I was detained in La Modelo for almost a year. The conditions were inhumane. Beatings, torture, humiliation, and even rape occurred during my imprisonment there.
COIBA, Panamá — In 1986, I became an inmate at the Coiba Island prison colony. I served a sentence of more than 11 years. Three decades later, I find myself captivated by the island which I now call home.
[Coiba prison colony closed down in 2004 and the island now serves as an historical landmark and tourist attraction.]
As a young man, I was extremely thin. People nicknamed me “Mali Mali,” which means bony in the Guna language. It was the 1980s, and I wanted to find better living conditions, get an education, and find employment.
I left the indigenous province where I lived in Guna Yala and arrived in Panama City at the age of 22. I took my first job in a Japanese restaurant. My day began at 6:00 pm and I closed the restaurant after the last customer left.
On December 6, 1986, a fatal event occurred during an attempted robbery which led to my incarceration.
I arrived as an inmate at the infamous La Cárcel Modelo prison [aptly nicknamed the University of Crime]. Desperately seeking to escape this penitentiary, I managed to invent an excuse and was transferred to Coiba Island.
After my arrest, the judicial system sent me to La Cárcel Modelo in El Chorrillo, where officials forced me to sign documents for being complicit in a homicide, resulting in a 17-year sentence.
Detained there for a year, I experienced inhumane conditions. Beatings, torture, humiliation, and rape occurred throughout that year. Eventually, I gained the trust of the guards and became a baker. Soon, I concocted an idea to escape from prison.
First, I would get transferred to the island of Coiba. My cousin served as an inmate there. He had access to the supplies we needed included a motorboat and gasoline. My boss in the prison bakery agreed to help. We simulated an attack on one another and it worked. After the fight, they transferred us.
Once on the island, we scheduled our attempted escape. On that unlucky night, the tide had risen. I looked down from my window in Cell 23 on the second floor. Though I needed to jump, I could not see the floor below. I leaped anyway and landed on broken glass.
With my feet injured, I struggled to get to the boat. We only had a three-to-four-minute window before the guards returned. That was all the time I had to escape. If I did not make it, I was a dead man. Finding myself wounded and in a dangerous situation, I did not want to delay the other inmates, so I gave up. My first escape attempt failed. The others made it, while I waited under a lifeboat until the situation calmed down.
As a result of that event, the guards transferred me to another part of the prison called the hydroelectric plant. I continued to devise a way to escape. Some inmates and I secretly built a boat using logs. Things took a turn for the worse when my boss fell seriously ill. They transferred me again. As a skilled fisherman, they moved me to the headquarters to work with our navy, doing whatever my superiors asked of me.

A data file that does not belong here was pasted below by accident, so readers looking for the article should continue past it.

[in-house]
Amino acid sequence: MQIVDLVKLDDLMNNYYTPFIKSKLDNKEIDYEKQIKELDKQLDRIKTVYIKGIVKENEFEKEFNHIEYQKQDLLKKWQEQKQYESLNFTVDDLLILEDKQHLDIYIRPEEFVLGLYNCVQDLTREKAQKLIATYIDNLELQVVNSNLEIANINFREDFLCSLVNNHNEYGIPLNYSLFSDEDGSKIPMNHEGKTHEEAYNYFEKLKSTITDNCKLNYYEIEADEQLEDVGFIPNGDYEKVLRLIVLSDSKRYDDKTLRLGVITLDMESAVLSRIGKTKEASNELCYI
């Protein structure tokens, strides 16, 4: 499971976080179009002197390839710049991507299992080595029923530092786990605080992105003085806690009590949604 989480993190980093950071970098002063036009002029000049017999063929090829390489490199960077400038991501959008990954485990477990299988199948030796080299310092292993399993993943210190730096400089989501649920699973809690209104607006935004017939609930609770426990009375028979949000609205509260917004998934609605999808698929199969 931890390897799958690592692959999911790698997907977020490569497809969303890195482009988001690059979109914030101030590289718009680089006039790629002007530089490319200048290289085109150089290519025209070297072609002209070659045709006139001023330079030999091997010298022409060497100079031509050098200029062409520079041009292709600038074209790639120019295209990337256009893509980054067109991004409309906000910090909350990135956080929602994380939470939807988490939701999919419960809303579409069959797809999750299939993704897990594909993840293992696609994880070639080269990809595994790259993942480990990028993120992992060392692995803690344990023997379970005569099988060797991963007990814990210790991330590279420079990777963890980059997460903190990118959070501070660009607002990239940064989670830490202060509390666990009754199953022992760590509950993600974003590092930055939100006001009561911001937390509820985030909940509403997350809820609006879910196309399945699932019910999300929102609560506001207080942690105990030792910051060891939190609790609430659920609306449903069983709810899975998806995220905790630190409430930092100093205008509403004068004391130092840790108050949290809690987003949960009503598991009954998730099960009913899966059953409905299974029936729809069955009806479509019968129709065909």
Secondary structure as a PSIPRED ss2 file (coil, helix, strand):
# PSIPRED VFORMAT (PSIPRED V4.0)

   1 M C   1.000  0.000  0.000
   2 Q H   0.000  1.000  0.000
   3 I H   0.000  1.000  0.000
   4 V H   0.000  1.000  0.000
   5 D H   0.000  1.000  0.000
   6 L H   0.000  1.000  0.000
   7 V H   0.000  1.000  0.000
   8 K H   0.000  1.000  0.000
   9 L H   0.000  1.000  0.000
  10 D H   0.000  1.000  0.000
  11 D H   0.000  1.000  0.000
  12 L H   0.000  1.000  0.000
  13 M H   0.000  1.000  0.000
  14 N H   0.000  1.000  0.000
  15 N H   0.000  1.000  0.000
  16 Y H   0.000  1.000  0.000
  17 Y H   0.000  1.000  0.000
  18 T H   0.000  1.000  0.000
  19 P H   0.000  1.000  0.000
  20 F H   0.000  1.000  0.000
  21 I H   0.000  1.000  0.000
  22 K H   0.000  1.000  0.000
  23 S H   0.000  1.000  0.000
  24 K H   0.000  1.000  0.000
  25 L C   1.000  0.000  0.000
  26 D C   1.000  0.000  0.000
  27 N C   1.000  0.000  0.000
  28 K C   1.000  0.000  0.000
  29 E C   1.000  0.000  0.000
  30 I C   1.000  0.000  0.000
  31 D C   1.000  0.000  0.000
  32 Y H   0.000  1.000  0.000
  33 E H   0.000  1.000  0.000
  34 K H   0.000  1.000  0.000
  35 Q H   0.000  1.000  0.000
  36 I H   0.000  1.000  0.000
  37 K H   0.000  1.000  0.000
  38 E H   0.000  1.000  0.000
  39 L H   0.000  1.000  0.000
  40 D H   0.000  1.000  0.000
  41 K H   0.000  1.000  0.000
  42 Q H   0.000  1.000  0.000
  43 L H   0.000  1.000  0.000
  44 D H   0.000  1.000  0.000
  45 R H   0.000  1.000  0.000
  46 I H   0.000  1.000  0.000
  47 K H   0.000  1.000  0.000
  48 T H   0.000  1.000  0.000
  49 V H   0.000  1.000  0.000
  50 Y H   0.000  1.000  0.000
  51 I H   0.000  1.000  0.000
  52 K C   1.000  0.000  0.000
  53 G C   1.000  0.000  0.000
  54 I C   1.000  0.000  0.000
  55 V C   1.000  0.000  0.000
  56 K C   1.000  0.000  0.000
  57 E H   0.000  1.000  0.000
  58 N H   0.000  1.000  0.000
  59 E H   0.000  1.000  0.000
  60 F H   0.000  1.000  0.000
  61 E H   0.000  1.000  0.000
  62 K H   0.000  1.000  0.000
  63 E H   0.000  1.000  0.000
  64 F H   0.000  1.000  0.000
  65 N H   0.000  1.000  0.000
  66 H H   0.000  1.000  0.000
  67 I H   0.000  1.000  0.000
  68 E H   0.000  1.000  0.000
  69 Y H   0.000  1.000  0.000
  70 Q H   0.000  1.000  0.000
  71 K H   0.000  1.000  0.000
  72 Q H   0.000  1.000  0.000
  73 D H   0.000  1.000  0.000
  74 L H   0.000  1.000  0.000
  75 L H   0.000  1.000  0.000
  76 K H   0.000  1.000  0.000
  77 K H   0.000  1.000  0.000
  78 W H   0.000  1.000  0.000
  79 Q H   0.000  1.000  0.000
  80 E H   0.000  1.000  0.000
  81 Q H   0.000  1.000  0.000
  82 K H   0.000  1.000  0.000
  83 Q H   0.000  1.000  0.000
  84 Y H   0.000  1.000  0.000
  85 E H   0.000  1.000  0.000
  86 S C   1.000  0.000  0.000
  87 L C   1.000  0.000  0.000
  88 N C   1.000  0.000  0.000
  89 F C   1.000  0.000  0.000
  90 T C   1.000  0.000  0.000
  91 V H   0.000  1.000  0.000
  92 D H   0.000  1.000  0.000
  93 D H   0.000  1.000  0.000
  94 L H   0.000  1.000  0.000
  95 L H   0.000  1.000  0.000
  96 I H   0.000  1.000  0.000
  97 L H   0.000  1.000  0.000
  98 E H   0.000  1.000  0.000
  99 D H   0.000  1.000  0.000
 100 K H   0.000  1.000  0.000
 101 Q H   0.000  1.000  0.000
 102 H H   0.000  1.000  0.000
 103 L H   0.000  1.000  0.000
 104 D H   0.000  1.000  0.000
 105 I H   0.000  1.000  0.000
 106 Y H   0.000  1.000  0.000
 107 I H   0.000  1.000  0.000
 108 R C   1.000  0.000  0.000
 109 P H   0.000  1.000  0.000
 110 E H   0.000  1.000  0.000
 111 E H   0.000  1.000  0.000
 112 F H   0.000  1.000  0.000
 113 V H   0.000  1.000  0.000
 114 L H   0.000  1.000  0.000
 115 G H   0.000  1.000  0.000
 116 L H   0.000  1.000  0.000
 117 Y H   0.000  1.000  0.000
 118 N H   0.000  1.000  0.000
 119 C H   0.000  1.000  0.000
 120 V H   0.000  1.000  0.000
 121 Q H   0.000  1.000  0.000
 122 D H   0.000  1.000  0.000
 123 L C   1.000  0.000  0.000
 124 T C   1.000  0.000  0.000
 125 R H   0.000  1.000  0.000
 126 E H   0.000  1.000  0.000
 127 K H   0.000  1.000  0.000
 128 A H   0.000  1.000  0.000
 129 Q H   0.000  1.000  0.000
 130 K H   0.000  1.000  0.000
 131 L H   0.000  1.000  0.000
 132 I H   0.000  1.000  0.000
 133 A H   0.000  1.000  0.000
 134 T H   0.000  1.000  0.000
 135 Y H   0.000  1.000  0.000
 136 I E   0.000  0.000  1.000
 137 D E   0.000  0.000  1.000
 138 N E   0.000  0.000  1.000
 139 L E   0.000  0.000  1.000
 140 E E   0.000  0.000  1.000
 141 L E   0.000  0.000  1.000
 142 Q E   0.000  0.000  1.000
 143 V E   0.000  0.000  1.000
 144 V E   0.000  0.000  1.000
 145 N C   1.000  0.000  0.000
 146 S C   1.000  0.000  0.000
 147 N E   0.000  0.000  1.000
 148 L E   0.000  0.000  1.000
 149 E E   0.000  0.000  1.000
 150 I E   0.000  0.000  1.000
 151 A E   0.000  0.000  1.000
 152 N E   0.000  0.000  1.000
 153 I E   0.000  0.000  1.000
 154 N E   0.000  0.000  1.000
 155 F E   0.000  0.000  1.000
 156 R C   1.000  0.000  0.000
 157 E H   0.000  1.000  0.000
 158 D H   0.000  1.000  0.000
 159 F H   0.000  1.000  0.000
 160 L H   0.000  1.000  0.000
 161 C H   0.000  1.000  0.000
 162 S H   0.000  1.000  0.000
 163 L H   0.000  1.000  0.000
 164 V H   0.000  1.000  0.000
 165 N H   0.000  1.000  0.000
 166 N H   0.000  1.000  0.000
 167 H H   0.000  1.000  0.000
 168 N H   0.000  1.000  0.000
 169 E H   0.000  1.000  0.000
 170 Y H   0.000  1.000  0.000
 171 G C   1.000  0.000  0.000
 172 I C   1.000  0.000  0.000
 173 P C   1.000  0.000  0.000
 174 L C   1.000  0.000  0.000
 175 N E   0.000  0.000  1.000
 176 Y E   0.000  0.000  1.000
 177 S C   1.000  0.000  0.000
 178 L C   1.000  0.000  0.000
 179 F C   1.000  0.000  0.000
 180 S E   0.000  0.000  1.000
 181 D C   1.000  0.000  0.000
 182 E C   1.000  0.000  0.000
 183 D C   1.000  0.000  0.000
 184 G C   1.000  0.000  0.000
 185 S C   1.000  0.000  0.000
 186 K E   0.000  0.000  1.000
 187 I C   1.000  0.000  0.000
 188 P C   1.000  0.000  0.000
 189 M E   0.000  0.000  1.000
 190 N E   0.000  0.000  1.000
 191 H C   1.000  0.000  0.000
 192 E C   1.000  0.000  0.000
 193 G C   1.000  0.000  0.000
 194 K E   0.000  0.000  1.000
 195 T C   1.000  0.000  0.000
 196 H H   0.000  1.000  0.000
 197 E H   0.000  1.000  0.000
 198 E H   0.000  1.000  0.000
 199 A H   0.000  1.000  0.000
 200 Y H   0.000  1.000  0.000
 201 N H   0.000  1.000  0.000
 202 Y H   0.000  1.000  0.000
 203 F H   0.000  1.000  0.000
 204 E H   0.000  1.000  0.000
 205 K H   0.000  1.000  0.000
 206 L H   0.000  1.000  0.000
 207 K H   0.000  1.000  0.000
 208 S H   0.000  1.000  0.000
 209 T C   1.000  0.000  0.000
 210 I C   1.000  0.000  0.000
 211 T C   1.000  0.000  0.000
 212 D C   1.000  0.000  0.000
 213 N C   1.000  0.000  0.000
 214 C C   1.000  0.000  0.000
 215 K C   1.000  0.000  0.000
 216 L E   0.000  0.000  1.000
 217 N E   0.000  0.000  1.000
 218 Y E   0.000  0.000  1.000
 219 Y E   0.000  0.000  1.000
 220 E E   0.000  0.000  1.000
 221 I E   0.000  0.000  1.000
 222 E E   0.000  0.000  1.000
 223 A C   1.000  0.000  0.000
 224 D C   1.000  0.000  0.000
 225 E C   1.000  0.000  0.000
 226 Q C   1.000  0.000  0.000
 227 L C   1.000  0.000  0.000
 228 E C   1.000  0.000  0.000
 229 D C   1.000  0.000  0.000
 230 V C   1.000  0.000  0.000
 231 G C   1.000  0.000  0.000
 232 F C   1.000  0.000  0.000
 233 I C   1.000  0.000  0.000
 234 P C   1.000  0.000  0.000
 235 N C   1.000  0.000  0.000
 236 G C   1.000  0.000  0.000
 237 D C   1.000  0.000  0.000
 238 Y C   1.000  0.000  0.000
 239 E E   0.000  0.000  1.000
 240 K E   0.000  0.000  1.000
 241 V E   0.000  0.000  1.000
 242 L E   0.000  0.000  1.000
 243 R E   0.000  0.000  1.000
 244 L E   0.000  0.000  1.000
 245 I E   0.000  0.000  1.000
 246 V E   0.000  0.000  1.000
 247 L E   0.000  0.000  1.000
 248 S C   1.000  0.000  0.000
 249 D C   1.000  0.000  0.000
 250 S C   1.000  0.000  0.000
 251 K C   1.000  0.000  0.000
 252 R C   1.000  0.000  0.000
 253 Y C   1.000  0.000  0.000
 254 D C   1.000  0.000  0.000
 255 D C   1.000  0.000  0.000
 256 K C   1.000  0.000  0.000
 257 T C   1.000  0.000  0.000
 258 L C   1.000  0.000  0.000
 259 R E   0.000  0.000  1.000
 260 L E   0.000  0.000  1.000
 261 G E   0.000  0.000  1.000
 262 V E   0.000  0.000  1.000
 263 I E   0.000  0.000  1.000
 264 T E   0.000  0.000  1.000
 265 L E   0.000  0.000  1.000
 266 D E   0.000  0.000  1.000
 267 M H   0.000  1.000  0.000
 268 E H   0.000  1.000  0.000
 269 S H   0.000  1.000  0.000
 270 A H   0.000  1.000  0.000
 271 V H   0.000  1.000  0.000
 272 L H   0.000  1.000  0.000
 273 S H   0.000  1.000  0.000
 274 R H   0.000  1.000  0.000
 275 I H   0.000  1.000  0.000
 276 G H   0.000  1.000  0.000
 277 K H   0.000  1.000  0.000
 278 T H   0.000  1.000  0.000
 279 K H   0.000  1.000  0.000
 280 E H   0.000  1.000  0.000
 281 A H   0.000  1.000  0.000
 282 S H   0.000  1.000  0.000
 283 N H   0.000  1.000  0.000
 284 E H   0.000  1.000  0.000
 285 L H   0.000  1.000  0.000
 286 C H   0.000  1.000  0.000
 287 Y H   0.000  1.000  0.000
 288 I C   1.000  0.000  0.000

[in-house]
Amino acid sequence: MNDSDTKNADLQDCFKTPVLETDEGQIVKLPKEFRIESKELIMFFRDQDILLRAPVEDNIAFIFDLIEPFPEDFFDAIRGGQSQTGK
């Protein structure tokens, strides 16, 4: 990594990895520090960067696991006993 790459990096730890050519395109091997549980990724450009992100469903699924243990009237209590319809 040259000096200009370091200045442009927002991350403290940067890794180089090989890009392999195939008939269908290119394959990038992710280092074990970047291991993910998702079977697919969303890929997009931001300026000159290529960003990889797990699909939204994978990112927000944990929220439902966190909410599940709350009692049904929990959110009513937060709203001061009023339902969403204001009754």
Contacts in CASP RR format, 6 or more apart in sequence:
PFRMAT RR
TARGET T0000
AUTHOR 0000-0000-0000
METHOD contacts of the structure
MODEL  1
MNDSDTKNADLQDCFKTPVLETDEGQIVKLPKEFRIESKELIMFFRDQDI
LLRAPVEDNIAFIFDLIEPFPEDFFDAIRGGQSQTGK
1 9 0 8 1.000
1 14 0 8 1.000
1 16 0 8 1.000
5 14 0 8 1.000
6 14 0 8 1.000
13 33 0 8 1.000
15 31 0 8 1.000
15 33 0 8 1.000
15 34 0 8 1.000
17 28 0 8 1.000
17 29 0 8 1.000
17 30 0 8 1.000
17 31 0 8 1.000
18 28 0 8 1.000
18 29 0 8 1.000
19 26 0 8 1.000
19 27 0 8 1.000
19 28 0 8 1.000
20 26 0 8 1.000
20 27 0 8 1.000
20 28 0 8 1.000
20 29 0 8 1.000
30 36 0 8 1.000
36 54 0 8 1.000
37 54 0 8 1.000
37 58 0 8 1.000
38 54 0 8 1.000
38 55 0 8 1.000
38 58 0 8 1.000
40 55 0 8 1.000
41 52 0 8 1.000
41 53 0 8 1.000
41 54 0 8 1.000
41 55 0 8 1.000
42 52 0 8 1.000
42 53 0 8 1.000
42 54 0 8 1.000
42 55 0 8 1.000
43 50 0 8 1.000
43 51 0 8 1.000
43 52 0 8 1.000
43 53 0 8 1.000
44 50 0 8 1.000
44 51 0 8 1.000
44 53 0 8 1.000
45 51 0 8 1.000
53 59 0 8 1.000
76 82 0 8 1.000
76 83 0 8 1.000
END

In 1989, we heard the United States intended to invade Panama. Although we only considered them rumors, the invasion became reality on December 19th at 10:00 pm. The power went out. All the policemen came to check on us. They took away all the detainees’ radios so that we could not access information about what was happening outside.
On the island, we felt blind. Some officers left and those who remained camouflaged themselves amongst the prisoners. The situation felt very strange. No longer at the mercy of the police, we began making rafts to escape. We took a couple of oars and arrived at Punta Esquina [the closest port on the island] around 7:00 p.m. With the full moon shining bright, I saw about 60 detainees gathered at the port, but only five rafts to take us to the coast!
A furious fight broke out between the prisoners. Most of them had machetes; I only had a knife. I thought, “I am a dead man, I’m not going to be able to defend myself.” So, I abandoned the idea of escaping and returned to the prison. I tried to stay calm, hoping that in a few years I could have a fair trial and be released. I gave up on trying to escape.
Sometime later, Panama declared Coiba Island a World Heritage Site. Researchers arrived and considering I knew the environment, forest, and seabed, they recommended I work with them.
From 1993 to 1998, I worked with the researchers until I left on parole. Life became difficult after that. Any mention of my prison time led to being denied interviews and I could not find work. Eventually, I joined the logistics team for a company in Panama.
One day, while waiting for the bus to return to my house, I met a former colleague from the Coiba environmental team. He asked if I wanted to return to the island and train as a park ranger. Without a moment’s hesitation, I told him, “Yes.” In that moment, I felt complete happiness.
Today, I am a proud author. I wrote my first book about my life in prison and the attempted escapes. My second book, which is in progress, serves as a hymn to paradise on this, my second trip around the island.
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